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The Peter Principle

May 4, 2012

Hi, here is another of my posts from over at Brodard. I am gradually copying them here but I am going very slowly because I am inherently lazy and a natural-born procrastinator.

Behind every cubicle divider, the door of every hallway office, and the pigeon holes of every post room can be heard the sound of gnashing teeth, cracked knuckles and hissed asides. Everyone (from the top to the bottom) has, at one time or another, uttered the refrain: “You know what? My boss is a total idiot…”

Is there any truth in this? Is it true that if it looks like a duck, swims like a duck and says ‘quack‘ then it must – surely – be a duck?

Well, we can all exhale a collective sigh of relief because -– as Dr. Laurence J. Peter and Raymond Hull argued in their 1969 book –  your boss probably is an idiot and is there because of “The Peter Principle”.

The Peter Principle postulates that within large organisations people get promoted because they are competent – sometimes extremely competent – at their current position but then get promoted to a position for which they have no competence. They reach what the authors famously called their “level of incompetence”!

For example, an extremely competent, hard working lawyer (let’s call him “Adam”), is deemed so effective and hard working that he is promoted to manage a department made up only of lawyers – despite having shown no competence at managing a legal department. But, an internal promotion is good for departmental morale, an easier transition and more cost effective. The previously hard working, competent lawyer – having secured his promotion – takes his ‘foot off the gas’ and settles into a steady period of reasonable incompetence. He can’t be fired (and demoting him would reflect badly on his line manager) so our newly promoted incompetent, then incompetently makes incompetent decisions including promoting other incompetents.

But – jackpot! – he now mixes with the movers and the shakers and although still an incompetent manager, the previously hard working, competent lawyer gets to interact with high level management. Come pay rise time the previously hard working and competent lawyer cannot be given a pay rise without a promotion (because of the way the pay grades within his company are structured) and there is already a Head of Legal…so the movers and shakers think: ‘he’s a lawyer, he’s bright, he can adapt to anything! Let’s make him the Head of Human Resources…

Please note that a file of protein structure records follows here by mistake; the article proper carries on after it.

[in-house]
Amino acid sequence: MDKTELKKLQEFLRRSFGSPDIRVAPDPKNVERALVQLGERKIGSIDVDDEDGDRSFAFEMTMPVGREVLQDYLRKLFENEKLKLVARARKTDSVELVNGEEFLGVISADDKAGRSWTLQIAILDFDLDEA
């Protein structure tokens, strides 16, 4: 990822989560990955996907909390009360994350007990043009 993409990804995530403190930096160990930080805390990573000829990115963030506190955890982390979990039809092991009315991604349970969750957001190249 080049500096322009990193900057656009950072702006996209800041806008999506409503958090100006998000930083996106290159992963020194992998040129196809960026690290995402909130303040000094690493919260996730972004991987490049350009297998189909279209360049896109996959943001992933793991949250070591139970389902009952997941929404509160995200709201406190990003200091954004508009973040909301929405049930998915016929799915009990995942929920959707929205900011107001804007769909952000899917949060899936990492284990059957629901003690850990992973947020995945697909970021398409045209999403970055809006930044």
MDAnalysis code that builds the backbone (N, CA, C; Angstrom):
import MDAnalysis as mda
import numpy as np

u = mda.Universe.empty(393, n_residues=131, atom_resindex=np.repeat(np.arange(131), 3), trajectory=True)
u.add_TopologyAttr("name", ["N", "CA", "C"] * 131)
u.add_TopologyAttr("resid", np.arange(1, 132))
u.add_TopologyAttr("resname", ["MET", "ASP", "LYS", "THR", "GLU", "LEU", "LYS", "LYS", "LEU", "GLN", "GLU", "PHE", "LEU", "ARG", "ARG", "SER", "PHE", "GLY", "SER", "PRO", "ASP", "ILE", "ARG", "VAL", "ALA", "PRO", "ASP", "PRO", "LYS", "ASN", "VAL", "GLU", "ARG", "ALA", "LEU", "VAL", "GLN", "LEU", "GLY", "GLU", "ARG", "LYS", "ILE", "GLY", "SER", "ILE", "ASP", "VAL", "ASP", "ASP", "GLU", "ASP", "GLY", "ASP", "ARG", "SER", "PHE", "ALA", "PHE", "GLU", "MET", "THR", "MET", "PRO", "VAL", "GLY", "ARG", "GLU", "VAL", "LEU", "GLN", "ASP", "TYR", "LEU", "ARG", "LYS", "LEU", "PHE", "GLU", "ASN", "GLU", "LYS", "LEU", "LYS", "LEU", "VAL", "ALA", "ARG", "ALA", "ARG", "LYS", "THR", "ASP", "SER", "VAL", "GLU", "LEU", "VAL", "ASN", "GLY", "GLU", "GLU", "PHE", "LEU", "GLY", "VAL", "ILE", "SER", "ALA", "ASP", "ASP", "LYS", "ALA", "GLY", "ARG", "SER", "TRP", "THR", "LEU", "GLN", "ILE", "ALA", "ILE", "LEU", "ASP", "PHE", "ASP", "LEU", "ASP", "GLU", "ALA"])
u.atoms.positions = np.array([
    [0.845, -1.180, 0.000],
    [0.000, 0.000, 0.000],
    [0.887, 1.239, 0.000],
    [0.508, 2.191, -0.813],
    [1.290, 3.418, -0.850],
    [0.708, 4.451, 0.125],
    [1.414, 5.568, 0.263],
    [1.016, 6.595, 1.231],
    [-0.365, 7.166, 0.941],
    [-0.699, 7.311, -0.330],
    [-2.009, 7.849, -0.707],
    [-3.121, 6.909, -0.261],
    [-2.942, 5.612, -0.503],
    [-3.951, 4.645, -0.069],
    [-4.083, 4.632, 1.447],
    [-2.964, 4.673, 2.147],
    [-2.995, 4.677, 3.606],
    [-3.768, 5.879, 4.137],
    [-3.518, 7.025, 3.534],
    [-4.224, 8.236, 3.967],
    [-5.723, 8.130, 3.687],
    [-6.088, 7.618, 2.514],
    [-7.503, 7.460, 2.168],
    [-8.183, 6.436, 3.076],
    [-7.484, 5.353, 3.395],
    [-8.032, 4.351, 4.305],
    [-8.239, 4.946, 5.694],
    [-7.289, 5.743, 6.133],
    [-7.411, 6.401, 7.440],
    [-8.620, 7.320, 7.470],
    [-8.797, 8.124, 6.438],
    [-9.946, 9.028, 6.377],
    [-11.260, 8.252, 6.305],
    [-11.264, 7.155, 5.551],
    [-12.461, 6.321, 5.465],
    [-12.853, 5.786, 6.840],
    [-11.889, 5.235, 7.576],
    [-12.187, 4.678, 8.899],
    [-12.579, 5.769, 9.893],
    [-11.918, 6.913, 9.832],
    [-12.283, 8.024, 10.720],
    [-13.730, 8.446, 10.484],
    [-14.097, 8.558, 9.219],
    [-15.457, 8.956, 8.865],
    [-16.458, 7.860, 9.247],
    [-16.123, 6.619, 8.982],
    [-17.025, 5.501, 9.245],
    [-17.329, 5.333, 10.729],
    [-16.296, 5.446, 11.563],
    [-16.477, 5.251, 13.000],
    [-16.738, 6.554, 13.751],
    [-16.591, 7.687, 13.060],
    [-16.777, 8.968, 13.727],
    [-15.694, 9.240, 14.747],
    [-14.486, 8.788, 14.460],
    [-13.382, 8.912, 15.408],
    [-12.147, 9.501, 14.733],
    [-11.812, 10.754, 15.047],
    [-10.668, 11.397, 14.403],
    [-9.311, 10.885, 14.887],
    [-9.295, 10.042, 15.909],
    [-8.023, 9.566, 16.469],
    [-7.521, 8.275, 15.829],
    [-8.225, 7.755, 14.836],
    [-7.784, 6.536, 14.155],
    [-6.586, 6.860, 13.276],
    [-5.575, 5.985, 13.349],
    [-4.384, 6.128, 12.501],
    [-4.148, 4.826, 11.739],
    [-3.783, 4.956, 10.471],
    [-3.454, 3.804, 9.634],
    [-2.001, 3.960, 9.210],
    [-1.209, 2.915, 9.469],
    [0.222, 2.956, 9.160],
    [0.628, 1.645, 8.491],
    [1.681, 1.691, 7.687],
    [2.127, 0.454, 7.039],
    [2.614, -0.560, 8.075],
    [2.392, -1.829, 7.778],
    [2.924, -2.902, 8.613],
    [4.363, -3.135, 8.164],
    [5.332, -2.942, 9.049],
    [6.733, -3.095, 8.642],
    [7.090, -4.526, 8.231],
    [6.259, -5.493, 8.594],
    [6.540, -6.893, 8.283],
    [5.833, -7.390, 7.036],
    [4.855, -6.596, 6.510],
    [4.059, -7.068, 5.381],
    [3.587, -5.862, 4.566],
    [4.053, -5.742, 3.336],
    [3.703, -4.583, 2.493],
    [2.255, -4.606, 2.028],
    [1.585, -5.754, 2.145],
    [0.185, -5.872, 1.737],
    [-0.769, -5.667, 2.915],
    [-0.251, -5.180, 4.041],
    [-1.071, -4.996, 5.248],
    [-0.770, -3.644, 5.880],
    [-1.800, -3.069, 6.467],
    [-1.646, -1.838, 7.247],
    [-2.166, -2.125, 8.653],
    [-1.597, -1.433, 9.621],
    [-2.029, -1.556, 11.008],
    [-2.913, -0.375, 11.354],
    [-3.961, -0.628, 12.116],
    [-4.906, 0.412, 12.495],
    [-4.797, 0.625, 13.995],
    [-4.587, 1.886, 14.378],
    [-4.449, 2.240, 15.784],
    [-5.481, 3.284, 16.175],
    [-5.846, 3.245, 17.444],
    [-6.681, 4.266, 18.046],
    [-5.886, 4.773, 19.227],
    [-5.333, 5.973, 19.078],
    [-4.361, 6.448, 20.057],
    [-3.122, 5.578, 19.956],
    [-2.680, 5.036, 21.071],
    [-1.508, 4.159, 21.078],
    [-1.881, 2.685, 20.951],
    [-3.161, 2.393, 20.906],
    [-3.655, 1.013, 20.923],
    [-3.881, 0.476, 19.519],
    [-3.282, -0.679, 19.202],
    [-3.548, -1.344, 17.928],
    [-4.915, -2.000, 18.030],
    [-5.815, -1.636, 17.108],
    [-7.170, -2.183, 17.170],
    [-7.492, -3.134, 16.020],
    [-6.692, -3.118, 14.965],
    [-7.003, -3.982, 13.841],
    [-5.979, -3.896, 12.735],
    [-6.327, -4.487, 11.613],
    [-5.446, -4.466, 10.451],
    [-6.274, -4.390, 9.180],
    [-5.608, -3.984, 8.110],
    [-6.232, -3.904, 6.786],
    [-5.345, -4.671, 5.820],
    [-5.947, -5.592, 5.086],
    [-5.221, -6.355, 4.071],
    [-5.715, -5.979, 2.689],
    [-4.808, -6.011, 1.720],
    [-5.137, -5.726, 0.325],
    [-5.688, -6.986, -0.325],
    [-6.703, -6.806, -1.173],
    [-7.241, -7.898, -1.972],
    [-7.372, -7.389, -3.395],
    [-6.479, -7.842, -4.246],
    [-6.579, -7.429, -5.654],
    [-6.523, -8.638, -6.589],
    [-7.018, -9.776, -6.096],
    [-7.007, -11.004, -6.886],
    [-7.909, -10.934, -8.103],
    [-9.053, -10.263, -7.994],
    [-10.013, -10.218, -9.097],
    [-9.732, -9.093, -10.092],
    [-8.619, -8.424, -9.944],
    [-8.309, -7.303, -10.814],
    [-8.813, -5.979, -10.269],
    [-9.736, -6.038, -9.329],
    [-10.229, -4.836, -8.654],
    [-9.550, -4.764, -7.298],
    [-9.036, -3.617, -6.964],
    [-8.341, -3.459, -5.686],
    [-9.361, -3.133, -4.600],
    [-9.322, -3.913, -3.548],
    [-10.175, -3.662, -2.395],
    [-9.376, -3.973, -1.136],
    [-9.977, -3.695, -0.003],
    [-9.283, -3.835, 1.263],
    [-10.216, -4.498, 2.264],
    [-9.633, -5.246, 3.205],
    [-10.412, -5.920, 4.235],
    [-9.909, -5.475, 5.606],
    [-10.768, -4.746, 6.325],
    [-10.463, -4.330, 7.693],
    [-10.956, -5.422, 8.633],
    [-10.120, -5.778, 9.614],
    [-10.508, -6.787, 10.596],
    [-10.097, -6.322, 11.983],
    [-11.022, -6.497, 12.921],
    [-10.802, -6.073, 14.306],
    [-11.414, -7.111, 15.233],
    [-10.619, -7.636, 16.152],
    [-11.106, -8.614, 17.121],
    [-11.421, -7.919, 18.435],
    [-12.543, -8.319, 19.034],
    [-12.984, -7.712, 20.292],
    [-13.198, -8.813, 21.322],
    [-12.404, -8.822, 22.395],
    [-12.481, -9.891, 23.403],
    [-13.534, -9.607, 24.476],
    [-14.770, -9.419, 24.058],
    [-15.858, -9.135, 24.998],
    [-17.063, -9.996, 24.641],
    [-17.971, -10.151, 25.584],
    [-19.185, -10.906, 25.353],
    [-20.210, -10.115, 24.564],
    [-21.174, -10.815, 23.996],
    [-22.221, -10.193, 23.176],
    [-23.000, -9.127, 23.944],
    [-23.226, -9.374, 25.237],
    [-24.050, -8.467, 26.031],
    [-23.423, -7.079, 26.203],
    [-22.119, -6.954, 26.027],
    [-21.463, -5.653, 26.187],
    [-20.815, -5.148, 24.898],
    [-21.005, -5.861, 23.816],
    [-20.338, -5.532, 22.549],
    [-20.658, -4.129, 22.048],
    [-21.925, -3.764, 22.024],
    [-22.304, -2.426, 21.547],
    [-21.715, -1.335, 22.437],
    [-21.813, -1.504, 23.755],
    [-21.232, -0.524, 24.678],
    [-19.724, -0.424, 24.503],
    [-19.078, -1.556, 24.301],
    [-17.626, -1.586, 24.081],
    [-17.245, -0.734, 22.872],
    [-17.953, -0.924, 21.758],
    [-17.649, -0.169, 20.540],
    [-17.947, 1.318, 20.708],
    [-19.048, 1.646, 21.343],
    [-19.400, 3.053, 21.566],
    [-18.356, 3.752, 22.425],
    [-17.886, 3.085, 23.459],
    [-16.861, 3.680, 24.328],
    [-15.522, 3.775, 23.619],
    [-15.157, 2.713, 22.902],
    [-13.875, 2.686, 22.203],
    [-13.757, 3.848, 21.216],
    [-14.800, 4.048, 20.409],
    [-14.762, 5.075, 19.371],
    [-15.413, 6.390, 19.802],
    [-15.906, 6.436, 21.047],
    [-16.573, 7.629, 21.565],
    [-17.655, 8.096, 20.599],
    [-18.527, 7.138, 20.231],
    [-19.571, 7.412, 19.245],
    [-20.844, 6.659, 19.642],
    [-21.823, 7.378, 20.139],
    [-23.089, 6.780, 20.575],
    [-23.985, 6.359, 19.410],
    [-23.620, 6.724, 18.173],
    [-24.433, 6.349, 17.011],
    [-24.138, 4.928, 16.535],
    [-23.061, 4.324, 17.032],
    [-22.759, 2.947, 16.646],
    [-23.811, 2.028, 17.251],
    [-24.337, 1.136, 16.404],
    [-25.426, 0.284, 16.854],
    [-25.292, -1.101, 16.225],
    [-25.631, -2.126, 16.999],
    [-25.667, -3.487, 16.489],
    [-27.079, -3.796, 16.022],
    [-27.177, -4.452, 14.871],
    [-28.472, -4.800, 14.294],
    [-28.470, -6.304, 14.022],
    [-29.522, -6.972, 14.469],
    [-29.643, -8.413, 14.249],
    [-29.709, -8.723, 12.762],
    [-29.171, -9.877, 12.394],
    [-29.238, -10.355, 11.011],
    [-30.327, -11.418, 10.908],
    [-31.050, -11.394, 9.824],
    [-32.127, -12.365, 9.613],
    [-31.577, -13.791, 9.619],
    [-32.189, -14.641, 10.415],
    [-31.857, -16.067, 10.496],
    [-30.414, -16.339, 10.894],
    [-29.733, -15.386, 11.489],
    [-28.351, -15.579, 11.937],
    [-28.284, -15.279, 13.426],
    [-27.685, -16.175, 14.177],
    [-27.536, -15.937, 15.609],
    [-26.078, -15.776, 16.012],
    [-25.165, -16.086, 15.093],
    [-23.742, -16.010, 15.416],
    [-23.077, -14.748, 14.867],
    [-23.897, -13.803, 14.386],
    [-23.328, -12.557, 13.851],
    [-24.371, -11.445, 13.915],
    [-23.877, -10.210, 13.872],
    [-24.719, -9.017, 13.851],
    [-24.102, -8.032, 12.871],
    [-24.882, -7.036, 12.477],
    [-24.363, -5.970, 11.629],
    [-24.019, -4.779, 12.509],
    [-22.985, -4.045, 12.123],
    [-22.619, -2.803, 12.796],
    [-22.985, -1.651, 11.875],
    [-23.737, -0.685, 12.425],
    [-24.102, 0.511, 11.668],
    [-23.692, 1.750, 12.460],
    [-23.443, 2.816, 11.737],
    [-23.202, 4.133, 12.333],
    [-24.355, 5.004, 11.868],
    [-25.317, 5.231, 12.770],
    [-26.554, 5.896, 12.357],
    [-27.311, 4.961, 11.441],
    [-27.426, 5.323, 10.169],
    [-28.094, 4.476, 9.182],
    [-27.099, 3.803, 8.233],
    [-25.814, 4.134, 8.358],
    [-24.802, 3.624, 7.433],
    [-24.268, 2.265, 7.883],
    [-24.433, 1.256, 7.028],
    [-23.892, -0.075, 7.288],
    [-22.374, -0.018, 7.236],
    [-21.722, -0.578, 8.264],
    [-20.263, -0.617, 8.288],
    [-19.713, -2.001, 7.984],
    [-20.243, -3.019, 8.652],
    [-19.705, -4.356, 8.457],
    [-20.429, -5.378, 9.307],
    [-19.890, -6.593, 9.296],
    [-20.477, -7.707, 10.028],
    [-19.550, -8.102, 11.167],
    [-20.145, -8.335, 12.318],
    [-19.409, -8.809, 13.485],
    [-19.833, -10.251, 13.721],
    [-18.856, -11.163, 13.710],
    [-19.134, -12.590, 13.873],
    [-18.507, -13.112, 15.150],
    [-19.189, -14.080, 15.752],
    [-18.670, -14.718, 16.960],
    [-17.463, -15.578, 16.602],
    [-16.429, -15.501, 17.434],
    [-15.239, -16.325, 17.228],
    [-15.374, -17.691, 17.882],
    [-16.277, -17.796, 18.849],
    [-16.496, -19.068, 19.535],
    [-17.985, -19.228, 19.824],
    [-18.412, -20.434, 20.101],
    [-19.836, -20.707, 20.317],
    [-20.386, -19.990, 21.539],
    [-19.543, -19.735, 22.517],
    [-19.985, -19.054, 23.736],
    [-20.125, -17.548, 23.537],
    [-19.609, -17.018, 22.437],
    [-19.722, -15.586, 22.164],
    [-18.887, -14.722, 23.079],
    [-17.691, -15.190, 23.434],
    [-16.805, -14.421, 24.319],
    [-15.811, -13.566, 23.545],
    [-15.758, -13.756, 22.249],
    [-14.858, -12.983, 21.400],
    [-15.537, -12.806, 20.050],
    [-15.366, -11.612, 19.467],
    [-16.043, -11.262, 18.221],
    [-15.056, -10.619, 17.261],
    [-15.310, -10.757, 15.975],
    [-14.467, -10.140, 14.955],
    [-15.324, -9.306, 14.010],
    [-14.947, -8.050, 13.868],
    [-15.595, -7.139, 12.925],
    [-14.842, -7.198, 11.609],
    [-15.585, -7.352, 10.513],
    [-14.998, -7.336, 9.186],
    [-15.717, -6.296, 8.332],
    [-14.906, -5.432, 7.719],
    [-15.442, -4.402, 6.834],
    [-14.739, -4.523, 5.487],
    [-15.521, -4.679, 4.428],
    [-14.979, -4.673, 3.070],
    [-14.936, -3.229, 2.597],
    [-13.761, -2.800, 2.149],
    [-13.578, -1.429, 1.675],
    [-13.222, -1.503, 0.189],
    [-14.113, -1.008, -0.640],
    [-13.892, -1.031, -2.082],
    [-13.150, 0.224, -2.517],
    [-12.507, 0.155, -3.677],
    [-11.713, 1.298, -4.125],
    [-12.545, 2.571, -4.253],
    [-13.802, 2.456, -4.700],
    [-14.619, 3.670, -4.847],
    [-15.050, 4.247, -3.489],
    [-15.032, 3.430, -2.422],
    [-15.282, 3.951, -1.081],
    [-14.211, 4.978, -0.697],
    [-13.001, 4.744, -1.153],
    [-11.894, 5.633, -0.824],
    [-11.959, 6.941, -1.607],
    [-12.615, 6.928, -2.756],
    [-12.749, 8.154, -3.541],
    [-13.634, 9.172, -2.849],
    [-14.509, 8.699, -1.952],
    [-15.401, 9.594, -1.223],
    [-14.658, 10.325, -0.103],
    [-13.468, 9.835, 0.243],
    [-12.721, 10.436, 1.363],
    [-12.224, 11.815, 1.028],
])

[time passes, people leave, new people get hired (by Adam) and Adam copes, delegates, and postures his way to ever higher levels of pay and responsibility]

…he ran Human Resources, then was Vice President of Communications and was then director of Marketing – and he was trained as a lawyer -– so Adam would be the perfect CEO.’ 

This is how The Peter Principle works. Although the theory was originally conceived as a humorous diatribe against the sometimes ridiculous nature of corporate hierarchies, the authors discovered that they had hit a bit of a nerve. Once they let this theoretical cat out of the bag people started coming to them with real world examples of The Peter Principle theory in action. But is it true to life?

I think, like anything that touches a nerve, there is a large grain of truth in it. But is there a way to fight it? Well, yes, I think that there is a three point plan to avert disaster:

  1. Pay more without promotion Most companies like to wed increased pay to extra responsibility and a widened role profile but sometimes this is not necessarily the best way to get the most out of a good employee. Recognition for excellent work shouldn’t always require the addition of extra duties or the application of skills that the employee doesn’t have. Another idea would be to give them a grander sounding title – after all, brass name plates are not that expensive…
  2. Train them for the position There is a definite sink-or-swim mentality after someone gets a promotion; that they got there because they have displayed natural aptitude for the role. But what if that person was trained beforehand, or allowed to shadow someone in a similar position? Wouldn’t it be more effective, less risky and more efficient to train them before they take on more responsibities? You might discover they’re not ready for the extra responsibility or they might discover that they are not ready either. For a perfect example, look at what happened with Gordon Brown after Tony Blair…
  3. Remove the stigma of demotion If someone has been singled out for promotion, been trained (and has responded well) for the position but once in situ are revealed to be an Olympic swimming pool sized buffoon then there should be scope within the corporation to demote that employee without any stigma. This, I think, is an impossible dream as failure in the corporate world stays with you like that egg sandwich you ate for lunch… The trick is to not get to this stage at all.

I am sure we have all worked with our fair share of incompetents but the real trick of it, the real solution to this perceived problem is to not be one of them.

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One Comment leave one →
  1. May 4, 2012 2:31 pm

    I’ve always been fascinated by this theory, (which is a sad reflection of my life). It is so depressing, yet so true – we all rise to the level at which we become too shit to go any further. Wouldn’t it make sense to demote everyone, all at once, so we just shiifted all down one? It might cause problems at the extremes, but perhaps we could just shift the bottom layer right round and into the vacant leadership positions? I see the makings of an intriguing social experiment…

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